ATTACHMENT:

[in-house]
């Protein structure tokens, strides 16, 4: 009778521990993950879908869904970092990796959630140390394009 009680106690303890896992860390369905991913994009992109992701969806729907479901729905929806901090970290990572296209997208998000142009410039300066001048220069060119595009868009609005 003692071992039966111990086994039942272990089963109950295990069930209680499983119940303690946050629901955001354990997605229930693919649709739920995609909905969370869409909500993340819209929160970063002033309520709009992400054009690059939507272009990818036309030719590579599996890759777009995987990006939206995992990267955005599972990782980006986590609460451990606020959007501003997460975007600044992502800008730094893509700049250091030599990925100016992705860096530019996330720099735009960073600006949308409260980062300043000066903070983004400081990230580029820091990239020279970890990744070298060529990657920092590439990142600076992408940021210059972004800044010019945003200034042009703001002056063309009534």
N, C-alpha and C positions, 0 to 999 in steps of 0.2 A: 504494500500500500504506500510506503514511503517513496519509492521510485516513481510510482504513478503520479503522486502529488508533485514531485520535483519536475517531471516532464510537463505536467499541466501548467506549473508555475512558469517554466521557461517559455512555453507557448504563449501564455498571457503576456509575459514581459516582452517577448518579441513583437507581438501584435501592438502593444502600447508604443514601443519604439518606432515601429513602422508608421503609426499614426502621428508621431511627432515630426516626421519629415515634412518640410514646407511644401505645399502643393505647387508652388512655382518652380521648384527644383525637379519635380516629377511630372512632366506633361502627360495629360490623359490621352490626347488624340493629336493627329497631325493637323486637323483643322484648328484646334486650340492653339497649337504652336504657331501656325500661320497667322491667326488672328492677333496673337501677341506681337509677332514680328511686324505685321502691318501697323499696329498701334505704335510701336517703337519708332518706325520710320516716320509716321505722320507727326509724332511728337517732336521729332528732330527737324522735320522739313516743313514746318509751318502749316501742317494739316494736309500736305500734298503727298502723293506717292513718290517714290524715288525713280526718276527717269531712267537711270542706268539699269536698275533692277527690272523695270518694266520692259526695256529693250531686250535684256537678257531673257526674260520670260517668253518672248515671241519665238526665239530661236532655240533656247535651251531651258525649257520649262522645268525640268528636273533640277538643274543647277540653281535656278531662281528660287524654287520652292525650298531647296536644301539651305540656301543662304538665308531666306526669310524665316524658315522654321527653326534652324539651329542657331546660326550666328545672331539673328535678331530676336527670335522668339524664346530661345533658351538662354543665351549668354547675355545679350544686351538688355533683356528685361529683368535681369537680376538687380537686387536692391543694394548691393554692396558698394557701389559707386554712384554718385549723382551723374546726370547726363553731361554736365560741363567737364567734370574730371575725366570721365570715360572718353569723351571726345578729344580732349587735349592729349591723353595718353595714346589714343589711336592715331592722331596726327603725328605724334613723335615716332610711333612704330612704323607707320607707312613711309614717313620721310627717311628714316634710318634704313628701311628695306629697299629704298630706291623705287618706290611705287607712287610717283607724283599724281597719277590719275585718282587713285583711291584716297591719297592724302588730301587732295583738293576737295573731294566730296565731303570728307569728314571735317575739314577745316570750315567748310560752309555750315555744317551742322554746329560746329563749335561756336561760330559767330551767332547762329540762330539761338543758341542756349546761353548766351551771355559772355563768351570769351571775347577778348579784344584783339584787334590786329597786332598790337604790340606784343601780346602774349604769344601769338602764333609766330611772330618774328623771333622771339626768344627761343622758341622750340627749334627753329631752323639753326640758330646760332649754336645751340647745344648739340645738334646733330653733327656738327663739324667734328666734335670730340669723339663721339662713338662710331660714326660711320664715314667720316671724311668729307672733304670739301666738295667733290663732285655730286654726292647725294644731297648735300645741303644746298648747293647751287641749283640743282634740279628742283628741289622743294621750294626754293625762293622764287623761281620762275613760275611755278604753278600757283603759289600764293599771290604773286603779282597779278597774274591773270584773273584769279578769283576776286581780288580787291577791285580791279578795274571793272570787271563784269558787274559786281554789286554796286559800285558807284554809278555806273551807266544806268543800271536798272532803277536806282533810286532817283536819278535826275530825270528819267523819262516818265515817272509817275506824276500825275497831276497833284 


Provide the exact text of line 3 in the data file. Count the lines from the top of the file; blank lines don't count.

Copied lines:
N, C-alpha and C positions, 0 to 999 in steps of 0.2 A: 504494500500500500504506500510506503514511503517513496519509492521510485516513481510510482504513478503520479503522486502529488508533485514531485520535483519536475517531471516532464510537463505536467499541466501548467506549473508555475512558469517554466521557461517559455512555453507557448504563449501564455498571457503576456509575459514581459516582452517577448518579441513583437507581438501584435501592438502593444502600447508604443514601443519604439518606432515601429513602422508608421503609426499614426502621428508621431511627432515630426516626421519629415515634412518640410514646407511644401505645399502643393505647387508652388512655382518652380521648384527644383525637379519635380516629377511630372512632366506633361502627360495629360490623359490621352490626347488624340493629336493627329497631325493637323486637323483643322484648328484646334486650340492653339497649337504652336504657331501656325500661320497667322491667326488672328492677333496673337501677341506681337509677332514680328511686324505685321502691318501697323499696329498701334505704335510701336517703337519708332518706325520710320516716320509716321505722320507727326509724332511728337517732336521729332528732330527737324522735320522739313516743313514746318509751318502749316501742317494739316494736309500736305500734298503727298502723293506717292513718290517714290524715288525713280526718276527717269531712267537711270542706268539699269536698275533692277527690272523695270518694266520692259526695256529693250531686250535684256537678257531673257526674260520670260517668253518672248515671241519665238526665239530661236532655240533656247535651251531651258525649257520649262522645268525640268528636273533640277538643274543647277540653281535656278531662281528660287524654287520652292525650298531647296536644301539651305540656301543662304538665308531666306526669310524665316524658315522654321527653326534652324539651329542657331546660326550666328545672331539673328535678331530676336527670335522668339524664346530661345533658351538662354543665351549668354547675355545679350544686351538688355533683356528685361529683368535681369537680376538687380537686387536692391543694394548691393554692396558698394557701389559707386554712384554718385549723382551723374546726370547726363553731361554736365560741363567737364567734370574730371575725366570721365570715360572718353569723351571726345578729344580732349587735349592729349591723353595718353595714346589714343589711336592715331592722331596726327603725328605724334613723335615716332610711333612704330612704323607707320607707312613711309614717313620721310627717311628714316634710318634704313628701311628695306629697299629704298630706291623705287618706290611705287607712287610717283607724283599724281597719277590719275585718282587713285583711291584716297591719297592724302588730301587732295583738293576737295573731294566730296565731303570728307569728314571735317575739314577745316570750315567748310560752309555750315555744317551742322554746329560746329563749335561756336561760330559767330551767332547762329540762330539761338543758341542756349546761353548766351551771355559772355563768351570769351571775347577778348579784344584783339584787334590786329597786332598790337604790340606784343601780346602774349604769344601769338602764333609766330611772330618774328623771333622771339626768344627761343622758341622750340627749334627753329631752323639753326640758330646760332649754336645751340647745344648739340645738334646733330653733327656738327663739324667734328666734335670730340669723339663721339662713338662710331660714326660711320664715314667720316671724311668729307672733304670739301666738295667733290663732285655730286654726292647725294644731297648735300645741303644746298648747293647751287641749283640743282634740279628742283628741289622743294621750294626754293625762293622764287623761281620762275613760275611755278604753278600757283603759289600764293599771290604773286603779282597779278597774274591773270584773273584769279578769283576776286581780288580787291577791285580791279578795274571793272570787271563784269558787274559786281554789286554796286559800285558807284554809278555806273551807266544806268543800271536798272532803277536806282533810286532817283536819278535826275530825270528819267523819262516818265515817272509817275506824276500825275497831276497833284 